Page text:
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The recent emergence of isolated tribes from jungles in Peru and Brazil is challenging officials in both countries to rethink their “no contact” policies and to prepare for a possible wave of “first contacts” as the Amazon wilderness that harbors the highly vulnerable indigenous groups continues to shrink… Peruvian officials sounded the alarm late last month when they announced that a team of experts had been dispatched to a remote Amazonian region to seek “controlled contact” with a group of two dozen indigenous Mashco-Piro nomads. For months, the Indians have appeared regularly on riverbanks and even entered settlements to seize food and goods.
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NEW ORLEANS, Louisiana—After Hurricane Katrina, Doris Mitchell, 76, returned to her flooded home in New Orleans, hoping to repair the place where she’d raised her children. But in August 2007, as she walked to the nearby Magnolia Super Market, she was hit on the head during a botched armed robbery. Mitchell died in the hospital… Her son, Joshua Mitchell, 59, tried to do some work on the home himself, but it hasn’t gone well. He’s lived in the house for the past five years without electricity or running water. That puts Mitchell in a distinct category of post-Katrina squatters, who street-outreach workers describe as “homeless in their own homes.”
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AUSTRALI A – The NSW government has been accused of making “law on the run” as it bowed to pressure from AGL to remove a key planning obstacle to its coal seam gas project in Gloucester, new documents reveal. The letters, released under freedom of information to anti-CSG group Groundswell Gloucester, reveal how AGL and government departments responded when shown that existing mining rules required the Waukivory Pilot Project to conduct a full environmental impact study (EIS) because two wells were within three kilometres of a separate project nearby.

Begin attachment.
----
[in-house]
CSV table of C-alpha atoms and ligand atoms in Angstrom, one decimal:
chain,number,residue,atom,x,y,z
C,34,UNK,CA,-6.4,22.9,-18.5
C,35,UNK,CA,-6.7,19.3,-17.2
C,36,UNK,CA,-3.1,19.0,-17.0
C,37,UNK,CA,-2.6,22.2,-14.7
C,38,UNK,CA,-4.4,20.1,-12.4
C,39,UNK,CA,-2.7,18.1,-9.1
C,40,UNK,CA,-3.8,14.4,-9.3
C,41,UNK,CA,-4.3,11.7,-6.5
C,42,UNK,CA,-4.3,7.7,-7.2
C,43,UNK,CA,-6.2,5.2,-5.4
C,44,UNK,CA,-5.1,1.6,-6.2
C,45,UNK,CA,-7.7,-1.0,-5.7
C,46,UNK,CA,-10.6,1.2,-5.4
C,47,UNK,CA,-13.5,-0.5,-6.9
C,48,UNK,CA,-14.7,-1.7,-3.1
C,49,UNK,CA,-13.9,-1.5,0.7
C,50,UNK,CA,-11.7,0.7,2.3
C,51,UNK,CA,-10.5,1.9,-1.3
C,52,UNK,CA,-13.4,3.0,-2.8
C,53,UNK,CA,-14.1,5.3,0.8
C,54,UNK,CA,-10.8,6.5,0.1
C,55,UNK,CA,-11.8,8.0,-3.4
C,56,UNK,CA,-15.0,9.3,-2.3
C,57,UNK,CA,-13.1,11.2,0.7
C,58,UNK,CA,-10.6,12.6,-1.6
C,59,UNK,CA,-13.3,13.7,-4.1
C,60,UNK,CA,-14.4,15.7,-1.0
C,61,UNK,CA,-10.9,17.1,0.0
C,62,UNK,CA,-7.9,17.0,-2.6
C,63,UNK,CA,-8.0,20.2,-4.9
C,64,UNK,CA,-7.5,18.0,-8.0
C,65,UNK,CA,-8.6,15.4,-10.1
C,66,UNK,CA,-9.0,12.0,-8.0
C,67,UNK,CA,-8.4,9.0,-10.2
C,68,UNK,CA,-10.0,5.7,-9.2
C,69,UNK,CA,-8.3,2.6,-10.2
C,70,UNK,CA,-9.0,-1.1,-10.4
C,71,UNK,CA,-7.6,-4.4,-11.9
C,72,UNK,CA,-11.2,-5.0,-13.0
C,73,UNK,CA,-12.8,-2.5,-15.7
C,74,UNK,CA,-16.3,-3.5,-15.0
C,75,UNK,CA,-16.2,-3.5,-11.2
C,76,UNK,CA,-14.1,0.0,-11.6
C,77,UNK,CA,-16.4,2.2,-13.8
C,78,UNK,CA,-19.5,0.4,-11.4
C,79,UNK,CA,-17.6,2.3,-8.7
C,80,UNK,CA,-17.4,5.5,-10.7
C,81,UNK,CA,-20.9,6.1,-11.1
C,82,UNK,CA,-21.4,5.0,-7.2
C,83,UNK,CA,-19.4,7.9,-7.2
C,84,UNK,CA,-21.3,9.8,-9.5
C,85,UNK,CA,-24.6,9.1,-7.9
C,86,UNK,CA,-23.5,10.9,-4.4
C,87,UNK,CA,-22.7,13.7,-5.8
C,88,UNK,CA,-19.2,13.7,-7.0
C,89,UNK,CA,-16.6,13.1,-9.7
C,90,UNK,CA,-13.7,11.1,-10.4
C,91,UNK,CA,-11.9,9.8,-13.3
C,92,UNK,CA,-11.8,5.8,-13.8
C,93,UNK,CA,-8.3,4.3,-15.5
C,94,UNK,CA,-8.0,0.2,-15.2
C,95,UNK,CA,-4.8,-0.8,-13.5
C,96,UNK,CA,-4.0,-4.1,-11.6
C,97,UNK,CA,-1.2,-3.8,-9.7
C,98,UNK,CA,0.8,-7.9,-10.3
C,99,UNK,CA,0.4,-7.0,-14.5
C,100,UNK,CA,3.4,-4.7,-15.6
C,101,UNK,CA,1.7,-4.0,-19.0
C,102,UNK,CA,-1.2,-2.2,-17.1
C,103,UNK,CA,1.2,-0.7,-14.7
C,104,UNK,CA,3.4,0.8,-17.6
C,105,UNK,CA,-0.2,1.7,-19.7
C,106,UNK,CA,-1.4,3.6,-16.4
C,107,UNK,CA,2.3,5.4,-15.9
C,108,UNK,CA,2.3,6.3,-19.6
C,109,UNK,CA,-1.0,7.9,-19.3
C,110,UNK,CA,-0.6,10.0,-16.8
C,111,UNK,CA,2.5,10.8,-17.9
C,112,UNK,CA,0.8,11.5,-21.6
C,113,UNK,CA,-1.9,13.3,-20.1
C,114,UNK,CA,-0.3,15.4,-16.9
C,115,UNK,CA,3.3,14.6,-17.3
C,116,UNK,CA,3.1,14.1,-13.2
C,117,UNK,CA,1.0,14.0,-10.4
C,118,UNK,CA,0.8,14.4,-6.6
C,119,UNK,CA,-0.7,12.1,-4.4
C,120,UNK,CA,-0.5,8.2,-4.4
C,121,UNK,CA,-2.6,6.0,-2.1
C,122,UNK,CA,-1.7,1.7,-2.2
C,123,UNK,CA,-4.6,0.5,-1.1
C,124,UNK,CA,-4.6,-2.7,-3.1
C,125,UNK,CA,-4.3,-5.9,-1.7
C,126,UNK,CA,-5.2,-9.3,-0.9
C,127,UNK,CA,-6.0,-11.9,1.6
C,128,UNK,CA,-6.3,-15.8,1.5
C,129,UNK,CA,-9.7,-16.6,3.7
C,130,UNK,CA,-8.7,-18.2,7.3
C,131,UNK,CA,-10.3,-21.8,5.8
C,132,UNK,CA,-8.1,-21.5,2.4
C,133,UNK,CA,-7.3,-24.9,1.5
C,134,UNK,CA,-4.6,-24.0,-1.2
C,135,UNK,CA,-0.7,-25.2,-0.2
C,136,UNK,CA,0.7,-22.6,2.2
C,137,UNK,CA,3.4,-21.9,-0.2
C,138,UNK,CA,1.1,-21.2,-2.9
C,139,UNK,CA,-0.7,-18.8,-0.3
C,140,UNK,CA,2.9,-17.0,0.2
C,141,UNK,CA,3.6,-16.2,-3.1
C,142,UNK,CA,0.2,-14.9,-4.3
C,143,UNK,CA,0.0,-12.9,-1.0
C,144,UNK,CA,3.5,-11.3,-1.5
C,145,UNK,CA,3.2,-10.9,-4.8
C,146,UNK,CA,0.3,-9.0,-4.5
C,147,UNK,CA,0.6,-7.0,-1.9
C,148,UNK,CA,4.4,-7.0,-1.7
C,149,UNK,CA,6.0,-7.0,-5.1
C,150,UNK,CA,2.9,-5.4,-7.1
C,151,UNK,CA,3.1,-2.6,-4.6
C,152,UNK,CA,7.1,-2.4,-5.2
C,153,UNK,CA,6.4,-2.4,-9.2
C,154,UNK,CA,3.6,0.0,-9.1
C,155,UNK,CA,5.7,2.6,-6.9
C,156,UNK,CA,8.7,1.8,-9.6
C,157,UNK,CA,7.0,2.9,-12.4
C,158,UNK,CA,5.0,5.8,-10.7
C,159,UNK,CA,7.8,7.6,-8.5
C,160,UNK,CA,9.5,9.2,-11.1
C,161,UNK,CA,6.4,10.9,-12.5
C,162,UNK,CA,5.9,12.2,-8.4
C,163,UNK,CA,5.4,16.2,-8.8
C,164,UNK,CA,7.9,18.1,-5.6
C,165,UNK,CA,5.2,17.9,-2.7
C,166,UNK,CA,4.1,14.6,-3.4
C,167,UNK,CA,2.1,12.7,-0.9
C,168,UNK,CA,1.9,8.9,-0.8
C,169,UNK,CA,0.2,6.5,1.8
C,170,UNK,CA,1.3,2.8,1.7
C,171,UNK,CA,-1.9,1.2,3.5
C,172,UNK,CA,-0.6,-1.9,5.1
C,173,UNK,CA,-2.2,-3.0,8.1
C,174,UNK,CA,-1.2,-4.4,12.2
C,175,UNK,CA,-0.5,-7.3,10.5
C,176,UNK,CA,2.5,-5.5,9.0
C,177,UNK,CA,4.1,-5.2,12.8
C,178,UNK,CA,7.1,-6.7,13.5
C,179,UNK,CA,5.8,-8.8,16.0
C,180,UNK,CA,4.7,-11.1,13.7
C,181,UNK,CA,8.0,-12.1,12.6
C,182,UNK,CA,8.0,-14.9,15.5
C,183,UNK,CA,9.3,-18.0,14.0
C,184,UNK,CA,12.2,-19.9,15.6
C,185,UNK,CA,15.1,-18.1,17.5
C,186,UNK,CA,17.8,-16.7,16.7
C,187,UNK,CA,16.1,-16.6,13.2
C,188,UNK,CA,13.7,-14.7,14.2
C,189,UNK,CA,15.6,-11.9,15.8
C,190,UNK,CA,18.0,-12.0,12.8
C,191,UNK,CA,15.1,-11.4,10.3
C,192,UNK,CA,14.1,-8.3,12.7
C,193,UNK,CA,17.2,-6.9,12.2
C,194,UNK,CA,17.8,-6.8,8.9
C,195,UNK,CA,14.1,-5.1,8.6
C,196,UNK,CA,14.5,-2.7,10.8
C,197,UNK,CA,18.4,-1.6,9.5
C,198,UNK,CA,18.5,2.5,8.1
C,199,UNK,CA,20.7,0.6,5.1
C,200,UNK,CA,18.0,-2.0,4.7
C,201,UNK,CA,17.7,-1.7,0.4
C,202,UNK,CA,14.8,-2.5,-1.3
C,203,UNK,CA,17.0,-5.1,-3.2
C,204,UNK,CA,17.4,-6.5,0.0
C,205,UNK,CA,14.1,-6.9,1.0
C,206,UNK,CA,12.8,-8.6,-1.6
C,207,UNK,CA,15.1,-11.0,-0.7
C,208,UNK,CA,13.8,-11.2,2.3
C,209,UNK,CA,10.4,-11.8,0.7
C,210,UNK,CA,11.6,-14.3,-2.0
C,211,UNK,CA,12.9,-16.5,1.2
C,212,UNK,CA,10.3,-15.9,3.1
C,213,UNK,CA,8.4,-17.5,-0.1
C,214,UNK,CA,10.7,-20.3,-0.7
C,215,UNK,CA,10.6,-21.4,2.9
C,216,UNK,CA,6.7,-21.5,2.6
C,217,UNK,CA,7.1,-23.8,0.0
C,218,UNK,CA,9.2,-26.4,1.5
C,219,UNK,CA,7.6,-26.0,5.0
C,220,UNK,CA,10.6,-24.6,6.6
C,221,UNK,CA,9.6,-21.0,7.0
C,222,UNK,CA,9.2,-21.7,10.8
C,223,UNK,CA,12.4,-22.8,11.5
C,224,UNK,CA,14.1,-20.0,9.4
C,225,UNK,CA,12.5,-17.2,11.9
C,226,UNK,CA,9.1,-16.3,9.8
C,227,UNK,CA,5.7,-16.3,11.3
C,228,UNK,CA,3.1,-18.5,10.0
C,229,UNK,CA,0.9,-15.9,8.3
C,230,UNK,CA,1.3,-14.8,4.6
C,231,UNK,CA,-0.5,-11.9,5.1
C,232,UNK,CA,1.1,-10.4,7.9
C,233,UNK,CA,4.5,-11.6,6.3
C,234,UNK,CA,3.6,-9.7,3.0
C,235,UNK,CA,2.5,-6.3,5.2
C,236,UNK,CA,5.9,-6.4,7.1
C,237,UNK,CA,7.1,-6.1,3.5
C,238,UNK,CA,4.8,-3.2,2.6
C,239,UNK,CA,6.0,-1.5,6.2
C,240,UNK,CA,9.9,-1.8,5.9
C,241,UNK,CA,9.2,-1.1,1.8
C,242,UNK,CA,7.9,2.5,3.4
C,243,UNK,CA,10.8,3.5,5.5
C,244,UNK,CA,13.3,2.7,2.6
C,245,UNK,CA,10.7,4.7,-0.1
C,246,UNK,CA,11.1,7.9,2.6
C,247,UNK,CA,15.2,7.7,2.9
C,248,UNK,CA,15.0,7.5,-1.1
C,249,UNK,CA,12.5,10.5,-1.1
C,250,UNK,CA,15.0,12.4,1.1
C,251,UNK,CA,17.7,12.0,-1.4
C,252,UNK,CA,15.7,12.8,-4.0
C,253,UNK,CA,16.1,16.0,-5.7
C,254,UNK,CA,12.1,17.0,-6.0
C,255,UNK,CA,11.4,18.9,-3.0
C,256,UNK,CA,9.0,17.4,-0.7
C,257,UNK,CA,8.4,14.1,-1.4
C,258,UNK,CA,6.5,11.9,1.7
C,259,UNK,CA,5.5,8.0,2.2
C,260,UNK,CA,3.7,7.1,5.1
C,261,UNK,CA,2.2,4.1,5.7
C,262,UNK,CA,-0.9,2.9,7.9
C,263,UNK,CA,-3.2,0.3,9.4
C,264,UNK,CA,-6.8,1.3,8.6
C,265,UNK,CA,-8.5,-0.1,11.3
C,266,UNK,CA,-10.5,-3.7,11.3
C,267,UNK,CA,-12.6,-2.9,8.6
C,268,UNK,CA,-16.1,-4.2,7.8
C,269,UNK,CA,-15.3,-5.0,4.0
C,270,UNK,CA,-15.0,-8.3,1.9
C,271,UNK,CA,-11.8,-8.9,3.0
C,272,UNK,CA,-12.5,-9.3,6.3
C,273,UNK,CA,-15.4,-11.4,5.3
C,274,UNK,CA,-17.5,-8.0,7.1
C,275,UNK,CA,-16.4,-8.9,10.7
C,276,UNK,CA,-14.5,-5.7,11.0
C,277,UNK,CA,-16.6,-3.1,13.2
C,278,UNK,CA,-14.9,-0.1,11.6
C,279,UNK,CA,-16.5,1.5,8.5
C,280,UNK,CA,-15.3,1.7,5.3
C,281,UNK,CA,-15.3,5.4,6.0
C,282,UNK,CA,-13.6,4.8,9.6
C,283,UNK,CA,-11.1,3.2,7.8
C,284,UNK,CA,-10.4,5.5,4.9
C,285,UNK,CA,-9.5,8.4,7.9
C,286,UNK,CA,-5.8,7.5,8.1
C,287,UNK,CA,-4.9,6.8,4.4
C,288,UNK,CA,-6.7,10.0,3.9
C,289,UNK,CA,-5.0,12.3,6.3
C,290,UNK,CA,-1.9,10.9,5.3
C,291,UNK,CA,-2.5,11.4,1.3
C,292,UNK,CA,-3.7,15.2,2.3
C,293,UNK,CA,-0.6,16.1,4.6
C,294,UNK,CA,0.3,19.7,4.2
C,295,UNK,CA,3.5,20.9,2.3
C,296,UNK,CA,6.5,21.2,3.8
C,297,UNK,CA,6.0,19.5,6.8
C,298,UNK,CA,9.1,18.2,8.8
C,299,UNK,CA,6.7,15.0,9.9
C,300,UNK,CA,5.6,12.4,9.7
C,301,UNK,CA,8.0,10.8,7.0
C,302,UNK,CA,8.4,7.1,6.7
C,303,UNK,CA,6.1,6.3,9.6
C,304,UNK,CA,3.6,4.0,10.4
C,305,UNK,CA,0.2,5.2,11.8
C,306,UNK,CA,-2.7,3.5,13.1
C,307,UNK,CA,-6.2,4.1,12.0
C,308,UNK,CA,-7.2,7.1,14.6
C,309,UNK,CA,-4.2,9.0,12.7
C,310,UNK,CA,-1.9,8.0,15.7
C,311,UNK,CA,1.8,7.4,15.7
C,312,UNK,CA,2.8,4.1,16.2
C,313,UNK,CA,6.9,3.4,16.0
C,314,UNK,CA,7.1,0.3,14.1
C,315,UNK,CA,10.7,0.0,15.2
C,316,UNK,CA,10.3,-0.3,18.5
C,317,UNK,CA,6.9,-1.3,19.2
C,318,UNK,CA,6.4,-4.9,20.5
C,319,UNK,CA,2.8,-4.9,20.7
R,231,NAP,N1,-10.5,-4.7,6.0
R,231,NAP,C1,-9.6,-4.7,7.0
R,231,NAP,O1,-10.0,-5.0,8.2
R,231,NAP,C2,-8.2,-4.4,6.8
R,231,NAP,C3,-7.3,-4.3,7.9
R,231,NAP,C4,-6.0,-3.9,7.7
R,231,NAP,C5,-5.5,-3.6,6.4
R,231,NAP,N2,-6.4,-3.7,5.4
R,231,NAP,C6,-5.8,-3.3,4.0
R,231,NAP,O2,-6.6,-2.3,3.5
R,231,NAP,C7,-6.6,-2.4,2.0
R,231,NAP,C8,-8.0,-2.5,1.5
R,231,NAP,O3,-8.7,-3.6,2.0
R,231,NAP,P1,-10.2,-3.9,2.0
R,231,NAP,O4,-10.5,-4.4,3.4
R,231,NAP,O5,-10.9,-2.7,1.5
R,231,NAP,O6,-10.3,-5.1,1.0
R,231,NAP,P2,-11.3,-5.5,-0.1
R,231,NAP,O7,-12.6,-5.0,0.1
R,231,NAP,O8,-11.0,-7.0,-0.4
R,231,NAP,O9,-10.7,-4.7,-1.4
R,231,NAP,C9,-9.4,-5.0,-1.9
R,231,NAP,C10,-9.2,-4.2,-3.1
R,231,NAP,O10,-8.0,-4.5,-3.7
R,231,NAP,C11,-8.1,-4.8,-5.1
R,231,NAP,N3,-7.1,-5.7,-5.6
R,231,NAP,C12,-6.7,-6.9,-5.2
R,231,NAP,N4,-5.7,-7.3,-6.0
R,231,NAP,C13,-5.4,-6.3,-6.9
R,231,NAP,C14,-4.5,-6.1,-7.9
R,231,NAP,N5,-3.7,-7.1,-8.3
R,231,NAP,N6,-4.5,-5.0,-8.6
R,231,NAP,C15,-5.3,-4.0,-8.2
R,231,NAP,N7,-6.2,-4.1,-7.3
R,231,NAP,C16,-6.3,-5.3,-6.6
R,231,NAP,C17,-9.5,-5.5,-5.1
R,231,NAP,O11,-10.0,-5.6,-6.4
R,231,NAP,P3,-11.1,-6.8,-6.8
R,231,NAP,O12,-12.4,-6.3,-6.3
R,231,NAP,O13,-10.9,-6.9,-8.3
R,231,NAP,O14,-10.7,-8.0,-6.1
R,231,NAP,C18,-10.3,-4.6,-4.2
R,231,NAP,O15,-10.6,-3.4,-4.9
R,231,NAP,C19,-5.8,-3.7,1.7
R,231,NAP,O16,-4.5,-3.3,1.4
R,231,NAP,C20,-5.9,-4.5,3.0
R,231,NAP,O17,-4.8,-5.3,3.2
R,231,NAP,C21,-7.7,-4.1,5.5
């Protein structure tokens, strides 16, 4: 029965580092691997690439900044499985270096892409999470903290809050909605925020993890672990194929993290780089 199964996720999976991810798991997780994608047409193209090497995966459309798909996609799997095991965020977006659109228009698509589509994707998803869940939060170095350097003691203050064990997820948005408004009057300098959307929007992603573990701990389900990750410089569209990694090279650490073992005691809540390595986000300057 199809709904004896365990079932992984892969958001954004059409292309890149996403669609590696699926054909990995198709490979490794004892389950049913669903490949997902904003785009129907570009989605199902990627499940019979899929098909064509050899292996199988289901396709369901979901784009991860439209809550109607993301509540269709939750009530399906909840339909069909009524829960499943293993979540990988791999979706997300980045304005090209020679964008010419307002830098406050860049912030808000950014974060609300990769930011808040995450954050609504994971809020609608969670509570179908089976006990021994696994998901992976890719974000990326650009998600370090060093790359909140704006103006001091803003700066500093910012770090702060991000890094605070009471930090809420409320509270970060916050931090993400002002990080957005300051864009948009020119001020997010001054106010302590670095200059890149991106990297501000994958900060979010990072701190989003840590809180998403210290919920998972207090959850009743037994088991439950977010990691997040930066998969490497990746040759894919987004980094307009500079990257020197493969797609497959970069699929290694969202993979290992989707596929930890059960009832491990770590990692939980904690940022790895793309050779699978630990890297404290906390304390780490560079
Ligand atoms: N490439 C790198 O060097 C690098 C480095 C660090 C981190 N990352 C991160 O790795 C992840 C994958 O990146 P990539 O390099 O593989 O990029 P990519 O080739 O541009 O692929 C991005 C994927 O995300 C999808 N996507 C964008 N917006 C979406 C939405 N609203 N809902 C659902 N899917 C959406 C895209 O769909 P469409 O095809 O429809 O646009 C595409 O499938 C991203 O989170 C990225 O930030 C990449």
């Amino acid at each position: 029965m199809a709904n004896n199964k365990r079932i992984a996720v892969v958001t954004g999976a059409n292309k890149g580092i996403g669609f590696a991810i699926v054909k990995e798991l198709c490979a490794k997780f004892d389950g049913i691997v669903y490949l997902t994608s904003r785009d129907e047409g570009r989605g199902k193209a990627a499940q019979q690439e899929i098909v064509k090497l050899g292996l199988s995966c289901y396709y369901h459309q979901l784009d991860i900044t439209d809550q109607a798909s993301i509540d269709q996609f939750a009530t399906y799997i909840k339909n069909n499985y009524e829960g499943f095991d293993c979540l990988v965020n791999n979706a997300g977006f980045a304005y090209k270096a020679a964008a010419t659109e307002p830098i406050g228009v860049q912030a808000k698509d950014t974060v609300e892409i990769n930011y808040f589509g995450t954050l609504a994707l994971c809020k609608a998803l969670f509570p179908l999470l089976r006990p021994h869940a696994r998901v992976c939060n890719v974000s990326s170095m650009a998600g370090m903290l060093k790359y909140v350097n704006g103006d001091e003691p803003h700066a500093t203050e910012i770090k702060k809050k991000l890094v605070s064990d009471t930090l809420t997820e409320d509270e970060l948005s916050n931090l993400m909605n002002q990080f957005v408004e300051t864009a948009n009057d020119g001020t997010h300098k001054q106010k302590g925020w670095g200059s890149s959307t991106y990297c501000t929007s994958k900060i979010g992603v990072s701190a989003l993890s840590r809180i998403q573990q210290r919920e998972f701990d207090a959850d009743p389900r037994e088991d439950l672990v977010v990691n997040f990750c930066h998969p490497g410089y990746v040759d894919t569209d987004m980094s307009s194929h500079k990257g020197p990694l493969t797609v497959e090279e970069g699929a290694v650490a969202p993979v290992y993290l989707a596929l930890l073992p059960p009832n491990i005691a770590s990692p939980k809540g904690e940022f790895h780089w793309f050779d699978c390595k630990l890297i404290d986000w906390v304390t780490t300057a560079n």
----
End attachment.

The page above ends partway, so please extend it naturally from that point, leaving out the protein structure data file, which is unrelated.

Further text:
que es el sistema de comercio mundial Emissions reduction fund: Shorten says Labor government would scrap scheme
Bill Shorten will “axe” Tony Abbott’s emissions reduction fund if he wins next year’s federal election, gaining budget savings of up to $4.3bn over a decade. Shorten will promise to honour contracts already signed with polluters by the Coalition but will then abandon the scheme, which he describes as “a waste of money built on one counter-productive idea: giving great wads of taxpayer cash to big polluters to keep polluting”.
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Ministers will today threaten to rescind the power of local councils to decide on fracking planning applications if they seem to be taking too long to reach a decision, in the latest government attempt to kick start the UK’s embryonic shale gas industry. Energy and Climate Change Secretary Amber Rudd and Communities Minister Greg Clark will announce new measures to fast-track shale gas and oil applications, accusing some councils of dragging their feet over the process.
ganar dinero opciones binarias Explainer: what is the dark web?
The “dark web” is a part of the world wide web that requires special software to access. Once inside, web sites and other services can be accessed through a browser in much the same way as the normal web. However, some sites are effectively “hidden”, in that they have not been indexed by a search engine and can only be accessed if you know the address of the site. Special markets also operate within the dark web called, “darknet markets”, which mainly sell illegal products like drugs and firearms, paid for in the cryptocurrency Bitcoin.